Gardner earned an Associate of Nursing from Mohave Community College in 1990 and she also graduated with a bachelor’s degree in biological chemistry from Mount St. Joseph University in 2000. The RN to BSN will be her fourth degree.
“I go to school all of the time,” she said. “Once I finish this one, I’ll go on to another one. It’s my hobby. I’m kind of unusual that way. I have a lot of support from my family to pursue continuous learning.”
In addition, she provides a little bit of inspiration for her four grown kids.
“I’m at the far end of the spectrum of nontraditional,” she said. “The fact that I am in school challenges my children because they are still trying to compete with me. Two of them just finished college and one is getting ready to start. The two that finished are looking at maybe master’s degrees or Ph.D.s.”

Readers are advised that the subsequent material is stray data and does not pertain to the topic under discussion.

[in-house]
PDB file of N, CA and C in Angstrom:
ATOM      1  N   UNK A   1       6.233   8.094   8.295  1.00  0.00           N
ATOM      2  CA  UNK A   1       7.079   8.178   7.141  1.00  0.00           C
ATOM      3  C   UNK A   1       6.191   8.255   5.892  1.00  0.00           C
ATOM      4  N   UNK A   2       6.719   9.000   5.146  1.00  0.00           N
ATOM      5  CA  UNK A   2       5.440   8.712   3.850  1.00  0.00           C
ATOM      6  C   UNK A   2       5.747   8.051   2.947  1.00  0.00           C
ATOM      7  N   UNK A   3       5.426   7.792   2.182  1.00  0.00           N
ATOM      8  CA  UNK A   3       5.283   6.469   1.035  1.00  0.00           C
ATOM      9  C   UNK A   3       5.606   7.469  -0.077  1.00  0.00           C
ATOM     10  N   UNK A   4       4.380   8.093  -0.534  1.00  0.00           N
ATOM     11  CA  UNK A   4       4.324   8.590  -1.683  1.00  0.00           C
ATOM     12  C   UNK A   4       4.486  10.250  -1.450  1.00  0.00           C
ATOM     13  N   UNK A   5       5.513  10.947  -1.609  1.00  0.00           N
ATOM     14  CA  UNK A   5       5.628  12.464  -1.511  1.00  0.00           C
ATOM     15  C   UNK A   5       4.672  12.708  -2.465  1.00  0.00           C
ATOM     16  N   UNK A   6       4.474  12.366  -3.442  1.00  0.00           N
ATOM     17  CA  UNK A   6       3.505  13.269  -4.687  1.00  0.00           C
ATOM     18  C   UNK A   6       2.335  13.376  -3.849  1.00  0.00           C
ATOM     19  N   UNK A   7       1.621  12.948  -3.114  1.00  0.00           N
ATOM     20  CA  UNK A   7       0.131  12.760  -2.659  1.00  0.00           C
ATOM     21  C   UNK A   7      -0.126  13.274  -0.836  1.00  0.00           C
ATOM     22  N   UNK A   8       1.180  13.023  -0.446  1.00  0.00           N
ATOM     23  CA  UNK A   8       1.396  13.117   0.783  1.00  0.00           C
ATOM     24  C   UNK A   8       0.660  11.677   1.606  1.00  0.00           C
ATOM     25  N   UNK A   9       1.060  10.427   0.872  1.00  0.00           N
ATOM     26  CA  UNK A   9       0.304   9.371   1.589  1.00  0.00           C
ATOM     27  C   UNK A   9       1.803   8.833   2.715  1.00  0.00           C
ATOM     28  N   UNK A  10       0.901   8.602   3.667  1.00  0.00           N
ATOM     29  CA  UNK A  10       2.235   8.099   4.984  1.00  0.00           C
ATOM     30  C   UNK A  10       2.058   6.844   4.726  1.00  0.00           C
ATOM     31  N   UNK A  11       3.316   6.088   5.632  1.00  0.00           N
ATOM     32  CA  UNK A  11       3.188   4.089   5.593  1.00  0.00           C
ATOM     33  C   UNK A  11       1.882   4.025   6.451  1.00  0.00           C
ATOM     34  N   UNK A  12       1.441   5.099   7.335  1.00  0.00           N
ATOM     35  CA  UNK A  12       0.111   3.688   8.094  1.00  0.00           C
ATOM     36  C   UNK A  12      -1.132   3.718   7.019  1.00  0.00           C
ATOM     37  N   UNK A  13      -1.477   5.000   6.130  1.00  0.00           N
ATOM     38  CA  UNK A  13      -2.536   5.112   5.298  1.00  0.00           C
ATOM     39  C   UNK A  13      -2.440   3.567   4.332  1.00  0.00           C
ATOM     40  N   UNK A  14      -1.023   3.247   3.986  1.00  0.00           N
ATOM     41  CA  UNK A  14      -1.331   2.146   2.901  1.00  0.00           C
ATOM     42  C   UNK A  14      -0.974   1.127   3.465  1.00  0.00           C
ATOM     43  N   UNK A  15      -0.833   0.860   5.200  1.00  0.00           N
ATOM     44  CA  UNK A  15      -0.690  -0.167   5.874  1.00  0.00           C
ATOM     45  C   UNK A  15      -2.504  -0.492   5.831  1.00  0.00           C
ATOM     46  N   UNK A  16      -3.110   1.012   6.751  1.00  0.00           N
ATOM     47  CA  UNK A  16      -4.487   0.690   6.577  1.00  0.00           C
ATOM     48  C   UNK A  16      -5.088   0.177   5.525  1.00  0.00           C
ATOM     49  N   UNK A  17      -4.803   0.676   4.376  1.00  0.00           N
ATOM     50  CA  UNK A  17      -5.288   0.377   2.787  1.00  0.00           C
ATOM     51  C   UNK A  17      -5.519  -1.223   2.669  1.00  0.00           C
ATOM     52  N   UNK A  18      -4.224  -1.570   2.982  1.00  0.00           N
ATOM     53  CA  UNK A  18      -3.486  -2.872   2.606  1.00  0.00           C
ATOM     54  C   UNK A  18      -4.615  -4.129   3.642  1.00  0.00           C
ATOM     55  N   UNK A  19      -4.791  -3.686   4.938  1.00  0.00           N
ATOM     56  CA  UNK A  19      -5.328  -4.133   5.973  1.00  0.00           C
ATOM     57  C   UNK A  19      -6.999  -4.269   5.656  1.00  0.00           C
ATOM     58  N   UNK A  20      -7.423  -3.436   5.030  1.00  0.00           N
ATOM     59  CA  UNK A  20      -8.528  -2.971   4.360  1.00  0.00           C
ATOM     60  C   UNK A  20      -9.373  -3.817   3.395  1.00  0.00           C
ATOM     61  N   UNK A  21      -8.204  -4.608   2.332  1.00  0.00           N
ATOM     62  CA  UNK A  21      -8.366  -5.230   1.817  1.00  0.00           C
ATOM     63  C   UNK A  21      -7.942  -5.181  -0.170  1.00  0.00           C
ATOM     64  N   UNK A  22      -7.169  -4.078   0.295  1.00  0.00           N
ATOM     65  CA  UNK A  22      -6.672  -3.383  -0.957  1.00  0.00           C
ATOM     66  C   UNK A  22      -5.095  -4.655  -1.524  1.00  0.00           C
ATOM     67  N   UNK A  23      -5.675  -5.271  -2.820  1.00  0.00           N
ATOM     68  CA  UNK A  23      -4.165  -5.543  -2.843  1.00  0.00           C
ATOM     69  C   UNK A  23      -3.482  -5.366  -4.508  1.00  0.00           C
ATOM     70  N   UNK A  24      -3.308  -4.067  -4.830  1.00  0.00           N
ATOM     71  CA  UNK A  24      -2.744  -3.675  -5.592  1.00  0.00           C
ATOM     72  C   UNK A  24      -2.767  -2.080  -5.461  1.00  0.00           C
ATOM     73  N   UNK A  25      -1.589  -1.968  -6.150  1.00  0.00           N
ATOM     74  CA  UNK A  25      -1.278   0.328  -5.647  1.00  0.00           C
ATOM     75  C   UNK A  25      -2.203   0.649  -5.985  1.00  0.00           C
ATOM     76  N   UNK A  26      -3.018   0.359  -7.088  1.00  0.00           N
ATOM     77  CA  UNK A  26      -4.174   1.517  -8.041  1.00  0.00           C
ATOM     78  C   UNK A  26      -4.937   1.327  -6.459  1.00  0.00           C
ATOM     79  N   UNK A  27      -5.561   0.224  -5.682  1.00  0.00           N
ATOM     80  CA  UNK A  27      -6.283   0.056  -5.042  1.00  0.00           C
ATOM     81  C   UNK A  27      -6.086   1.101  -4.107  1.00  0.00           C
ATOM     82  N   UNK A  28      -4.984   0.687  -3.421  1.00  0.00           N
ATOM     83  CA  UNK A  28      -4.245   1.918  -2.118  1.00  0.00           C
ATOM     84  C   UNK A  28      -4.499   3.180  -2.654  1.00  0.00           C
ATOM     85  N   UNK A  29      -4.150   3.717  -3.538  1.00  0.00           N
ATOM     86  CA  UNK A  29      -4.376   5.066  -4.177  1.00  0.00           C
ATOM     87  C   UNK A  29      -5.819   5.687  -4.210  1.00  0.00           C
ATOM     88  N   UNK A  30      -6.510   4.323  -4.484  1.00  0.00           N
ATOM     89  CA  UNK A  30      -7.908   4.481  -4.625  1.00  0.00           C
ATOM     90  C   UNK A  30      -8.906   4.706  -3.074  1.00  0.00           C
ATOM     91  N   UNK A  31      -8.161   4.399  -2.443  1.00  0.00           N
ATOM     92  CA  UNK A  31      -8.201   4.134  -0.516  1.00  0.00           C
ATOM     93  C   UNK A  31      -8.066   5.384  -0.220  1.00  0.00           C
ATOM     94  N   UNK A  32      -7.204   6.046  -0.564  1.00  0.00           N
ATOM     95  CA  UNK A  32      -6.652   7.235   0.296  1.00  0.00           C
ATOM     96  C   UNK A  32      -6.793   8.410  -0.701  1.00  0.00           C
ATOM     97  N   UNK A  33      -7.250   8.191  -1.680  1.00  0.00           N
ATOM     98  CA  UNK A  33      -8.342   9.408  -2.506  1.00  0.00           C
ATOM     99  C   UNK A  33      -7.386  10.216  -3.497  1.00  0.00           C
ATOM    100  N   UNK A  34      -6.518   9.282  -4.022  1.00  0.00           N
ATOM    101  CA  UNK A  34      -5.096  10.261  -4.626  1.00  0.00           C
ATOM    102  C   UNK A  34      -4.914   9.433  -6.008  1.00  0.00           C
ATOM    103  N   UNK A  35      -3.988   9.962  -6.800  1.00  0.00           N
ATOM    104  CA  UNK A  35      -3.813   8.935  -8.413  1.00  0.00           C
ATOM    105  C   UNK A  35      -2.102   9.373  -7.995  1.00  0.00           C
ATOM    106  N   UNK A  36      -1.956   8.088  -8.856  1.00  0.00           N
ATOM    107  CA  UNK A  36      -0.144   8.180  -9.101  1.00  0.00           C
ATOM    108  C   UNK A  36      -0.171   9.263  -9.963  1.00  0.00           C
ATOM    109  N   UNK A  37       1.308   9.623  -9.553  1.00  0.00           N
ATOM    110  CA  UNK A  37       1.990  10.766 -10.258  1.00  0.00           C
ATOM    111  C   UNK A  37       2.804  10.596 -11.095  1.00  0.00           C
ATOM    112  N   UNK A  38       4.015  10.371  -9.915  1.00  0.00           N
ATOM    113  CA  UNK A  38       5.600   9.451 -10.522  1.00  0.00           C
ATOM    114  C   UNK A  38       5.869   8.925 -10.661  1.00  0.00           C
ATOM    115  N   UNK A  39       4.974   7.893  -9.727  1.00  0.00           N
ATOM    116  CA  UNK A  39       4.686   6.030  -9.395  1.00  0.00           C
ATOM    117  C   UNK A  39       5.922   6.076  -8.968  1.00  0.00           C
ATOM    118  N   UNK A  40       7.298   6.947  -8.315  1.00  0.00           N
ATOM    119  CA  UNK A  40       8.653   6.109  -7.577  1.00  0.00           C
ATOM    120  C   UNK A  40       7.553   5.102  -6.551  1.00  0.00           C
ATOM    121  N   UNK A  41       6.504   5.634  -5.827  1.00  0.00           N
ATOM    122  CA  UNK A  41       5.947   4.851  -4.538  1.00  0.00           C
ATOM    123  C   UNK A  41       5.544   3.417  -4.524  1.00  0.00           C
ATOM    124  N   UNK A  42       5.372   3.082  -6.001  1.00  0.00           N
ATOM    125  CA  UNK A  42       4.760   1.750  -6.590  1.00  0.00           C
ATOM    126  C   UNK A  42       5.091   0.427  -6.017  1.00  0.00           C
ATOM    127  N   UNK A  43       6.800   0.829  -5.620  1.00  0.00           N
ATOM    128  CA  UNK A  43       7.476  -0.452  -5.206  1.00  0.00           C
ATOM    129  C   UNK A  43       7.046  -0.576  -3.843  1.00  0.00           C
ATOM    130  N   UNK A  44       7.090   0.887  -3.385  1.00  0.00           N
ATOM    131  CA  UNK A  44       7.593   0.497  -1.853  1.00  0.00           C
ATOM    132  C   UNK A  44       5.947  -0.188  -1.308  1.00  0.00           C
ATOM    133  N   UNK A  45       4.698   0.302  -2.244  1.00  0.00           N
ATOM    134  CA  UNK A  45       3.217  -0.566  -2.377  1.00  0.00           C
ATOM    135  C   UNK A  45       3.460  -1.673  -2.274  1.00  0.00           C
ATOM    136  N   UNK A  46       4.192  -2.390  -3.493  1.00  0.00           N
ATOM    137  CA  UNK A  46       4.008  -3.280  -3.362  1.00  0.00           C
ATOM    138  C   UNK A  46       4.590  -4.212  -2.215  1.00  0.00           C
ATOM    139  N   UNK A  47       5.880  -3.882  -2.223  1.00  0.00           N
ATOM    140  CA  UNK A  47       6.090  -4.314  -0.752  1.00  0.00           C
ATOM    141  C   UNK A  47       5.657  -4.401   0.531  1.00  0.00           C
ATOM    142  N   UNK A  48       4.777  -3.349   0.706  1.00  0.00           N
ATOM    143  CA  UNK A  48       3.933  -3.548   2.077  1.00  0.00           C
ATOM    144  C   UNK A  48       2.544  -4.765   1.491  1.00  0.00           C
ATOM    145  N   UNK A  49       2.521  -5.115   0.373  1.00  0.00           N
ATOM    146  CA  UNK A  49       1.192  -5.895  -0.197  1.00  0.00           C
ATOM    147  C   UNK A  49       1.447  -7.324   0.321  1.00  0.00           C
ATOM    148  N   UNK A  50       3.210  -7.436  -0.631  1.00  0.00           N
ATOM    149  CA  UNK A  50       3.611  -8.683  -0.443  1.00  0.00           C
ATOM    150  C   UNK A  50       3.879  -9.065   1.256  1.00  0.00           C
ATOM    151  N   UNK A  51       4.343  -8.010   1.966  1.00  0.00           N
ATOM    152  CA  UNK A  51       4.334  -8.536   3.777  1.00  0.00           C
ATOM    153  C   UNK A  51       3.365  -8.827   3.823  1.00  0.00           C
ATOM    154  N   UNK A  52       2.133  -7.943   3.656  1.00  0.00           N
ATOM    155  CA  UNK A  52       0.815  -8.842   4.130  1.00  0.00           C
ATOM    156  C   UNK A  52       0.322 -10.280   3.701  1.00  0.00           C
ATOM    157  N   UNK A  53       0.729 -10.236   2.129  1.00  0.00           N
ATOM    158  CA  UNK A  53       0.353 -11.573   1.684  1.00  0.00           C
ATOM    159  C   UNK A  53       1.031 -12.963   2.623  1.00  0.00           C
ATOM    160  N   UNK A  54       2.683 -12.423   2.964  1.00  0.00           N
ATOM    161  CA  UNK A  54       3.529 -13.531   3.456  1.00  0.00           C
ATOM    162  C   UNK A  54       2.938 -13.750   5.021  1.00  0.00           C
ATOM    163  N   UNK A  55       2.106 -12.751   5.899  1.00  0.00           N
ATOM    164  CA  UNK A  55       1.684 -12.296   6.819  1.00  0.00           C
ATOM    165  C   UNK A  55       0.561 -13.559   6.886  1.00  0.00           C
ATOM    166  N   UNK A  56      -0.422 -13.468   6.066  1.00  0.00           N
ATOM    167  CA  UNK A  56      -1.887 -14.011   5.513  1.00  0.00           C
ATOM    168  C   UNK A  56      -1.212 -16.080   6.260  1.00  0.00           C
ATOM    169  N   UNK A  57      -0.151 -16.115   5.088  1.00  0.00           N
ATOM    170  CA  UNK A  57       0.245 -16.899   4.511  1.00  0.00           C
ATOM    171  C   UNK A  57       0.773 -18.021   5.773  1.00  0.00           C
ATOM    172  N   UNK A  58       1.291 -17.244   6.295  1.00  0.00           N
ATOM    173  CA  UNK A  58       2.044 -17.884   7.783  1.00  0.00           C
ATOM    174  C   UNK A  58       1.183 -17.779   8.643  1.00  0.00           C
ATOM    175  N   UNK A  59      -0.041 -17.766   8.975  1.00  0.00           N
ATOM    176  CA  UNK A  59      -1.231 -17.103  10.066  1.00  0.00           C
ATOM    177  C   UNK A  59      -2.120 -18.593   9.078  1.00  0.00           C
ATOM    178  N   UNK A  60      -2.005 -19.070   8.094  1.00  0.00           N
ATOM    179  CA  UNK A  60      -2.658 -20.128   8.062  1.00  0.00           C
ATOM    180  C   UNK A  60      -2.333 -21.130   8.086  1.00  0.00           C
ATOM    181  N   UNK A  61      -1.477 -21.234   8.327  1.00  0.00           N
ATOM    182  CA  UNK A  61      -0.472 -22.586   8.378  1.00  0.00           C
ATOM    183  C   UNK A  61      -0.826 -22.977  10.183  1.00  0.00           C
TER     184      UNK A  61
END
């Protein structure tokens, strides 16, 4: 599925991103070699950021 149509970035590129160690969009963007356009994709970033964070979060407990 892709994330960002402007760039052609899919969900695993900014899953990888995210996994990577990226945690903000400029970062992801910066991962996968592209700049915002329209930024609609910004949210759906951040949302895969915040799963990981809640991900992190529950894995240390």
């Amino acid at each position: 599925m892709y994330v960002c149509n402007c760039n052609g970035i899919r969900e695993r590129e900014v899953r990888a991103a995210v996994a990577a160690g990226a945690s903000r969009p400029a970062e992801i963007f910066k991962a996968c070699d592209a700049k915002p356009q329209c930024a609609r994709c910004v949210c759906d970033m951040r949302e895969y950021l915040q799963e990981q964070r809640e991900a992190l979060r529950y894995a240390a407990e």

Gardner said the toughest part about returning to school was getting started.
“You have to look forward,” she said. “Take one class to start. When you have success in one class, maybe take two classes. The point that is most important is you take that first step and sign up for that first class.
“The time is going to go by anyway. If it takes you three or four years, three or four years is going to go by. You might as well have a new degree. It’s intimidating because people think you have to do so much at once. You don’t. You just start with one class. That’s it. Put your toe in the water.”
Learn more about the Nevada State College online RN to BSN program.